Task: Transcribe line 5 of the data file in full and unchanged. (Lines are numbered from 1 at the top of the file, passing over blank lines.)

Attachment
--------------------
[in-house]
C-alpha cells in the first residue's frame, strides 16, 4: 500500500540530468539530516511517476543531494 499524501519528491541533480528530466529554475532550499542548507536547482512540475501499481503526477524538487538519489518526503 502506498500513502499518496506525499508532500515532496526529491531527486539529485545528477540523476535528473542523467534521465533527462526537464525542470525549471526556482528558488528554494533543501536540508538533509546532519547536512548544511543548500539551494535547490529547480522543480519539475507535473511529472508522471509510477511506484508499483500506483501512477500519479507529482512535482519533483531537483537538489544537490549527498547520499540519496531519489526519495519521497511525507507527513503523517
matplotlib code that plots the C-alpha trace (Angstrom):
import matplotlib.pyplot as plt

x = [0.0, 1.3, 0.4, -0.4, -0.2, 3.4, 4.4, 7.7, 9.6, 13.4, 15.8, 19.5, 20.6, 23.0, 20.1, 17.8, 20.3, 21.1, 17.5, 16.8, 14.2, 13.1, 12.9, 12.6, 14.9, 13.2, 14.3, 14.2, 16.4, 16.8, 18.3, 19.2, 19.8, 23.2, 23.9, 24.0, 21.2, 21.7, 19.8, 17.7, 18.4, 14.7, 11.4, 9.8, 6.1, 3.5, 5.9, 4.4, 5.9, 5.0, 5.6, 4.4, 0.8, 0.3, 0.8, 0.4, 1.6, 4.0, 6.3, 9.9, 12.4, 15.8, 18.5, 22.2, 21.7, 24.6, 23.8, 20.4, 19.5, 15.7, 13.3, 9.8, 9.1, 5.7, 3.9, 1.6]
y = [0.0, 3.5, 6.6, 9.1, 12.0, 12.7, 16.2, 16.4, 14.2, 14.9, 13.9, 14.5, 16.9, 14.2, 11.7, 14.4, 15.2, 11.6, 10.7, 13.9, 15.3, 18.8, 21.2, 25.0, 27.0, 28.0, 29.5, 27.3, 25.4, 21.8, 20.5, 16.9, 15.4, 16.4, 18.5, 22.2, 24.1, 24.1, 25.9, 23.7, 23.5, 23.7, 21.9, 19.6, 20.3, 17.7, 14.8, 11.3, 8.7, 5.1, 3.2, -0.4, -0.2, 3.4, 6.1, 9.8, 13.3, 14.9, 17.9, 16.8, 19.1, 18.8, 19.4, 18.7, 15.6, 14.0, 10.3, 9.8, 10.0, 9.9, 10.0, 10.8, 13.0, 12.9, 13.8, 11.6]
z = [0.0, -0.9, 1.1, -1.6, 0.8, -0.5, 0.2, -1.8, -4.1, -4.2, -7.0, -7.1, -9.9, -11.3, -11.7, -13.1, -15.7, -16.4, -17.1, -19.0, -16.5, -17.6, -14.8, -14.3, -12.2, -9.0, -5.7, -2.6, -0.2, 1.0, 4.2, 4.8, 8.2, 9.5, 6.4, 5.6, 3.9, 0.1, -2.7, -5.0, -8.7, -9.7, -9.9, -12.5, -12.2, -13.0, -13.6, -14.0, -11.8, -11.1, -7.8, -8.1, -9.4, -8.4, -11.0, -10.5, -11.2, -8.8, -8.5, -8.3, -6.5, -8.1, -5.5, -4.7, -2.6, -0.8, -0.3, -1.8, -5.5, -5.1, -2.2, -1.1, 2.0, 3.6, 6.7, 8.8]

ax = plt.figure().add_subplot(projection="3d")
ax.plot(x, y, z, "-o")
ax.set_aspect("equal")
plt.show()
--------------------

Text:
x = [0.0, 1.3, 0.4, -0.4, -0.2, 3.4, 4.4, 7.7, 9.6, 13.4, 15.8, 19.5, 20.6, 23.0, 20.1, 17.8, 20.3, 21.1, 17.5, 16.8, 14.2, 13.1, 12.9, 12.6, 14.9, 13.2, 14.3, 14.2, 16.4, 16.8, 18.3, 19.2, 19.8, 23.2, 23.9, 24.0, 21.2, 21.7, 19.8, 17.7, 18.4, 14.7, 11.4, 9.8, 6.1, 3.5, 5.9, 4.4, 5.9, 5.0, 5.6, 4.4, 0.8, 0.3, 0.8, 0.4, 1.6, 4.0, 6.3, 9.9, 12.4, 15.8, 18.5, 22.2, 21.7, 24.6, 23.8, 20.4, 19.5, 15.7, 13.3, 9.8, 9.1, 5.7, 3.9, 1.6]